• Katrina (gluten free gidget)

    posted on December 9, 2009 at 8:20 am

    Beautifully done!


  • Sandy Gillett

    posted on December 9, 2009 at 8:41 am

    Thank you for this tutorial Amy. I didn’t know how to do this and that is one thing about skinless, boneless chicken breast, it seemed to me that only the restaurants could get it tender and juicy. I’ll be looking forward to the freezer marinade on Friday. Anything to save time and eat well, at home, is appreciated by me. Blessings.


  • Amanda

    posted on December 9, 2009 at 8:53 am

    Instead of throwing away that rib meat and fat, you can save it in the freezer for the next time you make chicken stock! :)


    Amy Reply:

    @Amanda, That’s a great point. I always learn something when I post. I save tons of things for stock – carrot peels, celery pieces – I even freeze chicken carcasses. I’d never even thought to save the rib meat. I will do that next time. Thanks!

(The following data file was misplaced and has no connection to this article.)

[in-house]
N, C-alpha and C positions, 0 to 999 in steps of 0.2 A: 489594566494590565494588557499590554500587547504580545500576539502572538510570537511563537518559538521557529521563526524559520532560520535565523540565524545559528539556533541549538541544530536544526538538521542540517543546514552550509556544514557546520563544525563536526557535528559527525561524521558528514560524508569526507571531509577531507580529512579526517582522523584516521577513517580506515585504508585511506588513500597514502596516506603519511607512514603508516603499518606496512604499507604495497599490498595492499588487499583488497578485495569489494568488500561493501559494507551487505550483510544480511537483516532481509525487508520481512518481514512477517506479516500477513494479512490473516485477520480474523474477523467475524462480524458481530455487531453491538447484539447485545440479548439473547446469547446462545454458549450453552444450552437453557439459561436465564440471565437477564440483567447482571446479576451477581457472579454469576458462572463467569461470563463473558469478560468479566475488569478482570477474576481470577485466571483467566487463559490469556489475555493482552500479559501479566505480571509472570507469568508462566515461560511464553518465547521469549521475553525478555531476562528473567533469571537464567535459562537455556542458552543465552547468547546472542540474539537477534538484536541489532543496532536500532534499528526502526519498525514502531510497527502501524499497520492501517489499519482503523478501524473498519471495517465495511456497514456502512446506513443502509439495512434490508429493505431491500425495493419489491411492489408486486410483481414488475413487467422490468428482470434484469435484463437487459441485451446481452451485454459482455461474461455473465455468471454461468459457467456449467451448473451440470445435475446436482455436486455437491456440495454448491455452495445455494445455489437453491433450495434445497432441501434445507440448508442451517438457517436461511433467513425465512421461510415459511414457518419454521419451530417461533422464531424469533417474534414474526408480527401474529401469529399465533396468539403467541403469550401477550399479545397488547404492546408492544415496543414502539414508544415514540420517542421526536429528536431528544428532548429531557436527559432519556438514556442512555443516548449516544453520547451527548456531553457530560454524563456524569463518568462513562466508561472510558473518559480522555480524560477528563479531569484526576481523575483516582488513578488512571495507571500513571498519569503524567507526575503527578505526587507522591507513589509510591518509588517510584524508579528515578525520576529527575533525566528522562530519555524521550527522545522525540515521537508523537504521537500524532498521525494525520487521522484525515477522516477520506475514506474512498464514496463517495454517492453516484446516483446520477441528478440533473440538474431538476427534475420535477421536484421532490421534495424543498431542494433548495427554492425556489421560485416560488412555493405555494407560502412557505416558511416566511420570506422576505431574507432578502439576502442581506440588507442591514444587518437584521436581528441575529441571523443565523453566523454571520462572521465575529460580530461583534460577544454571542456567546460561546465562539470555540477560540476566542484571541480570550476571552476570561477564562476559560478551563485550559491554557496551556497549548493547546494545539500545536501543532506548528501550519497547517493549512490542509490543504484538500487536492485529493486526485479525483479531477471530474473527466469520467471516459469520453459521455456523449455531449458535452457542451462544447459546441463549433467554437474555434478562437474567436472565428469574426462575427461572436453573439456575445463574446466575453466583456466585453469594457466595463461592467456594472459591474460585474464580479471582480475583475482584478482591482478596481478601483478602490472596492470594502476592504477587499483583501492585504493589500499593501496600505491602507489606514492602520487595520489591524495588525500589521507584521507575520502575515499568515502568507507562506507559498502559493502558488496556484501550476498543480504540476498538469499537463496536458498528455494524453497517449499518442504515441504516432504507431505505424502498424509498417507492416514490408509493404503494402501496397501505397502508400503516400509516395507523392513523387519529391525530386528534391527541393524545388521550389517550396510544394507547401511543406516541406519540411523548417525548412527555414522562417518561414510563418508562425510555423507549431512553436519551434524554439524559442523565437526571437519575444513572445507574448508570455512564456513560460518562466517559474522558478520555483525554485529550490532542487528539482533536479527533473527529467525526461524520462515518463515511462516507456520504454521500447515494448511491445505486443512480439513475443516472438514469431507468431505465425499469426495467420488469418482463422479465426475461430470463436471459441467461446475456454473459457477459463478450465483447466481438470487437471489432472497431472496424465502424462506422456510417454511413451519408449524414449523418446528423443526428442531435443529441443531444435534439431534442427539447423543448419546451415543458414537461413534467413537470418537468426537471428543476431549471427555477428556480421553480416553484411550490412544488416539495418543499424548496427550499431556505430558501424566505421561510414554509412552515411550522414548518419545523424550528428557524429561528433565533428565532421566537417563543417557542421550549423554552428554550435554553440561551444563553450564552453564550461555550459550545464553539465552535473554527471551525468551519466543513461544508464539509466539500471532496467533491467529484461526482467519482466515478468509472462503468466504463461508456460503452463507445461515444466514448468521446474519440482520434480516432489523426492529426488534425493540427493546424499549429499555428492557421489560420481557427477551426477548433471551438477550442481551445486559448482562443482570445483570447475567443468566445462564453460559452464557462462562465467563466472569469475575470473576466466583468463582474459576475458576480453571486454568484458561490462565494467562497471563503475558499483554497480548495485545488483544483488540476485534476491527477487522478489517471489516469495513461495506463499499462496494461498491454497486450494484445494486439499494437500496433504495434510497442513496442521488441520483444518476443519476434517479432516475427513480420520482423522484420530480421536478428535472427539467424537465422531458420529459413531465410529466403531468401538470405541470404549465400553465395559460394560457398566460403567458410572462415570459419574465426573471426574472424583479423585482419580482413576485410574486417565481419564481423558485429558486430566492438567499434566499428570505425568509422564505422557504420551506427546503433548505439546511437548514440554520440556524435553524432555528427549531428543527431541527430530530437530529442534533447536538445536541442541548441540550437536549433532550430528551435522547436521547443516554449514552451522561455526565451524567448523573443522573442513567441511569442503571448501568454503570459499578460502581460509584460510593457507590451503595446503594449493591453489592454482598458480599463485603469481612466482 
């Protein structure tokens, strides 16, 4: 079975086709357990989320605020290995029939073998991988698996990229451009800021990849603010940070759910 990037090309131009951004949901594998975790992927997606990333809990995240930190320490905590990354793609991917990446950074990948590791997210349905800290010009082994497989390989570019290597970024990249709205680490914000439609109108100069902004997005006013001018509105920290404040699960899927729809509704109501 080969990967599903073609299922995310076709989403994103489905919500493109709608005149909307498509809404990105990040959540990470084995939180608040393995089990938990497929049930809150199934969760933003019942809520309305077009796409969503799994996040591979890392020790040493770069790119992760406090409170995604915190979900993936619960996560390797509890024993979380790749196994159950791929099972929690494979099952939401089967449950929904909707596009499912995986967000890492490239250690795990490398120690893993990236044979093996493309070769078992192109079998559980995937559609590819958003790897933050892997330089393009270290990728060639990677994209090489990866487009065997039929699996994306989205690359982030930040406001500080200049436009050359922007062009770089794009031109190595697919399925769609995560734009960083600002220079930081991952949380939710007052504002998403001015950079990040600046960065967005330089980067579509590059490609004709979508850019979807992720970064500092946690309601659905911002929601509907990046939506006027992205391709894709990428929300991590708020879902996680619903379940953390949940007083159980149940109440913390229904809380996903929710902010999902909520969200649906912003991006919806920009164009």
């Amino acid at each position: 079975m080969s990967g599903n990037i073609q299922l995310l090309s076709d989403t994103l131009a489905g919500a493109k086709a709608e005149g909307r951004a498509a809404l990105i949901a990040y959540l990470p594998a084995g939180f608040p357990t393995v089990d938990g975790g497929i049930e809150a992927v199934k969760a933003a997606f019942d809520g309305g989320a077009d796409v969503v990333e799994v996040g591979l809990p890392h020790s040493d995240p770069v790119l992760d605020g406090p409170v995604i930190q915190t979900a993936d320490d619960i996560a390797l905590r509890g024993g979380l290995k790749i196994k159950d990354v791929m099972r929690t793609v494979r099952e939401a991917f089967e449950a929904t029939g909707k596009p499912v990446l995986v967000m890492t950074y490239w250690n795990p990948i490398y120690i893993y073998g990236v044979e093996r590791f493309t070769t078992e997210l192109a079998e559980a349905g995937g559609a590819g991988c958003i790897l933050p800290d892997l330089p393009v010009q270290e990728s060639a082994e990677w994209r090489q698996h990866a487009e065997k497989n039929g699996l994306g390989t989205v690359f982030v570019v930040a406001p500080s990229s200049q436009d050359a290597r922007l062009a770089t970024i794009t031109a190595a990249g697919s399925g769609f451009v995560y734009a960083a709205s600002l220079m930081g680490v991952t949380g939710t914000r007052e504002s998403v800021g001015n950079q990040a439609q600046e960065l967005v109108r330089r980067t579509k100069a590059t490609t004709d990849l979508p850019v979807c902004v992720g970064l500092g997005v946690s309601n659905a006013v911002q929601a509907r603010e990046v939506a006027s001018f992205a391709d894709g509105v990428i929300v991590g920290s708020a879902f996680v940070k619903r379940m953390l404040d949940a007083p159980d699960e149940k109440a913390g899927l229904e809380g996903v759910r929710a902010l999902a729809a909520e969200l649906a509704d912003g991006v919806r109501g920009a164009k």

• Alta

    posted on December 9, 2009 at 9:04 am

    Great tutorial. I always appreciate when food bloggers stop and take the time to show these step-by-step tips. So many of us (myself included) assume that the reader knows all about this stuff – when honestly, some readers are beginners! And even those of us that have been in the kitchen a while learn easier and better ways to do things! Keep it up.


    Amy Reply:

    @Alta, Thanks, Alta. That’s why I did it but I HATE raw meat shots…which is why I gave a warning. LOL.


  • MaryMoh

    posted on December 9, 2009 at 9:36 am

    Thanks for showing how to butterfly chicken breast meat. You are such a good teacher. I often overlook that part. I hardly use chicken breast to cook….not good in that. I always use chicken thighs.


  • Dee Merritt

    posted on December 9, 2009 at 10:42 am

    Great photos and great step by step – very well laid out – thanks!


  • Tracee

    posted on December 9, 2009 at 10:55 am

    I thought it was well done. I am always interested in how to prepare meats and poultry. Knowing to to pick out meat and cut it properly can make all of the difference. My husband was a butcher for 16 years and still does deer, so I am always watching him in the kitchen. When my camera is fixed I was going to have him do a few similar things.


  • Rochelle (Acquired Taste)

    posted on December 11, 2009 at 2:36 pm

    Nice, clear tutorial with wonderful photos!


  • Kristi Rimkus

    posted on December 23, 2009 at 10:16 am

    Thanks Amy! Looks easy enough. I love learning something new.


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